Does Python really follow its philosophy of "Readability counts"?
bdesth.quelquechose at free.quelquepart.fr
Sun Jan 18 16:49:51 CET 2009
Russ P. a écrit :
> No one ever claimed that a programming language, no matter how
> rigorous, can eliminate all bugs. All a language can do is to reduce
> their rate of occurrence.
> The Ariane fiasco was not a failure of Ada per se but rather a failure
> of people using Ada.
> They attempted to re-use software written for one
> rocket for another without proper testing. No language can prevent
> that sort of error.
Now this is plain right.
> We can argue forever about the usefulness of language-enforced
> restriction of access to private data and methods. I have no doubt
> whatsoever that it is very useful at least for the extreme cases of
> very large, safety-critical systems.
And my POV is that it's just plain useless.
> If you don't think access to
> private data needs to be restricted for control of strategic nuclear
> arsenals, for example, I think you're crazy, but that's just my
If you think that this kind of access restriction makes softwares
controling strategic nuclear arsenal any safer, then *you* are totally
crazy. As *you* stated above, "no language can prevent this kind of error".
> The only reasonable question in my mind is where the line should be
> drawn between systems that should have enforced restrictions and those
> that can rely on coding standards and voluntary cooperation among
The only reasonable question in *my* mind is whether you think it's
better, specially for safety-critical stuff, to hire people you can
trust or to rely on technology.
> A while back, I read something about the final integration of the
> flight software on the Boeing 777, which was written mainly in Ada.
> The claim was made that this integration took only three days, whereas
> normally it would be expected to take more like three months with a
> less rigorous language such as C++. The reason for the simplified
> integration is that Ada enforces interfaces and prevents access to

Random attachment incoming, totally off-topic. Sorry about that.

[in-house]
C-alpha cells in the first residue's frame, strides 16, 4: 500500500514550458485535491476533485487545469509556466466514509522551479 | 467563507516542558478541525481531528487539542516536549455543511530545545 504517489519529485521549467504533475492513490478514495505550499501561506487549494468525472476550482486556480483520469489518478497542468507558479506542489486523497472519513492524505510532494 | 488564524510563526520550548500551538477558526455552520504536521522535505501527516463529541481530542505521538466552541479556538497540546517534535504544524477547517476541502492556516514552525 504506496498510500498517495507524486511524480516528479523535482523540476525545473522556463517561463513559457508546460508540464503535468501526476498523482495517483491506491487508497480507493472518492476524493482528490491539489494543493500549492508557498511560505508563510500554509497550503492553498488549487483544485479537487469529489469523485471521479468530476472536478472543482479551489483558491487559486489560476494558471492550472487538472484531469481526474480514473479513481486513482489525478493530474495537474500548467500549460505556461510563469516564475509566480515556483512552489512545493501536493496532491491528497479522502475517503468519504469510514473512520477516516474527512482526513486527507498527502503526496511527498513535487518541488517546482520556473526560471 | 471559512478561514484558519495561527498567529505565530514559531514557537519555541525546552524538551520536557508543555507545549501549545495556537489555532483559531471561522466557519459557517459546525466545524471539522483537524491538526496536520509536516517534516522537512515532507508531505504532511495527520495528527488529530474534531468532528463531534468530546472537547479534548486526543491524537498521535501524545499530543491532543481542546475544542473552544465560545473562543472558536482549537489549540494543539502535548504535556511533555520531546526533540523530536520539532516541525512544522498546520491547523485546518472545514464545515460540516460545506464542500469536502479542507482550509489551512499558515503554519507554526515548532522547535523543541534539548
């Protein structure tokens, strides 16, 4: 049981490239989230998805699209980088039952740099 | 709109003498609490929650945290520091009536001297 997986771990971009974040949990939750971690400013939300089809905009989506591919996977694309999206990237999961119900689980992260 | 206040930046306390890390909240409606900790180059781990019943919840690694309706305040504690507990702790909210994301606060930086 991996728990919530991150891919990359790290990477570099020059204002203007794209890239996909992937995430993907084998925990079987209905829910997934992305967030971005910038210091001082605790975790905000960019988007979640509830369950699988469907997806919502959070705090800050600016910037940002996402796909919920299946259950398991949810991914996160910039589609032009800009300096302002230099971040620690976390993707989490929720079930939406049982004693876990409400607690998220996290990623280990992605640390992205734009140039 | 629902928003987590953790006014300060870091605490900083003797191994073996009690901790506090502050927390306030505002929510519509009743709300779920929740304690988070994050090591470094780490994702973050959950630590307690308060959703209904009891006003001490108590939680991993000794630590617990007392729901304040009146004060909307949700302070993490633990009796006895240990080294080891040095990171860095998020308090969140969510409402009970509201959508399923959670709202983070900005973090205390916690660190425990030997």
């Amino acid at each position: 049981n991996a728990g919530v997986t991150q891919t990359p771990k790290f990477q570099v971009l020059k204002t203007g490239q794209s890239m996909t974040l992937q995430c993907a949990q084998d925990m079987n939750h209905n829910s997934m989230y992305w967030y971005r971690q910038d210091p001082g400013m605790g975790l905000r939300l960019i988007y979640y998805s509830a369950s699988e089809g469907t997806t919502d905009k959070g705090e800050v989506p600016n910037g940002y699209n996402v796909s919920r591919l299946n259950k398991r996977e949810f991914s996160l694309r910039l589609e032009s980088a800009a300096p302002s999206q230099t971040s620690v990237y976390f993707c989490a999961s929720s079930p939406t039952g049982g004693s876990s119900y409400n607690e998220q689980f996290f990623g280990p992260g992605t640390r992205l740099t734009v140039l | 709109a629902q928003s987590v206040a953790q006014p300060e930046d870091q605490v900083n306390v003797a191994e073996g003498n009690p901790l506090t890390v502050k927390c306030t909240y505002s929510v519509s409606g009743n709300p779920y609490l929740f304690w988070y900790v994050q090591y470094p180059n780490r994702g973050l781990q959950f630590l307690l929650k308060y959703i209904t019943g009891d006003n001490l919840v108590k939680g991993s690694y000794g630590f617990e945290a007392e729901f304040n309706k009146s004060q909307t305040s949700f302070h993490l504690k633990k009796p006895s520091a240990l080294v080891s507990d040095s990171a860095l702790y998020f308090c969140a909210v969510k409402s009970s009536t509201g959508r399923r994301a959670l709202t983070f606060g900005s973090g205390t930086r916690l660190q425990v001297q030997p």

> private data and methods.
C++ does it too. Or at least, that's a very common "claim" about C++.
> Apparently such enforcement can improve the
> efficiency of software production -- and that's not just in "theory."
My own experience is that too much rigidity in a language only leads to
more boilerplate code and more workarounds (design patterns anyone ?),
IOW more accidental complexity, hence more space for bugs to creep in.
My very humble (no don't say it) opinion about this is that what's
important is how you handle and manage the whole project (including both
technical and non-technical aspects), not the technology used (which
might be relevant - I of course wouldn't use Python for anything
real-time - or not - most of the monstruogigantic "entreprise" software
written in Java would work just as well in Python or any other decent
No technology will prevent human errors - I think this point is clear,
and that we both agree on it. OTHO, some technologies can at least help
reducing the opportunities for human errors - and I think we also agree
on this. Now the point is : *how* can a given techno helps wrt/ this
second goal. Here you have two philosophies. One is that you'll reduce
errors by improving simplicity and readability, and by promoting trust
(whithin the team), sense of responsabily, and communication. The other
one is that you'll reduce errors by not allowing those stupid
code-monkeys to do anything that *might* (according mostly to unproved
assertions) be "dangerous" - hence promoting distrust and
irresponsability, and adding quite a lot of accidental complexity. BTW,
do you know the by far most common Java idiom ? It's named the
"do-nothing catch-all exception handler". As an excercise, explain the
reasons behind this idiom, and it's practical results.
As a last point : I certainly don't think Python is perfect in any way,
*nor* that it's the appropriate tool for each and any project. I just
disagree with you on your assertion that Python is not ok for large or
critical projects because of it's "lack" of language-enforced access
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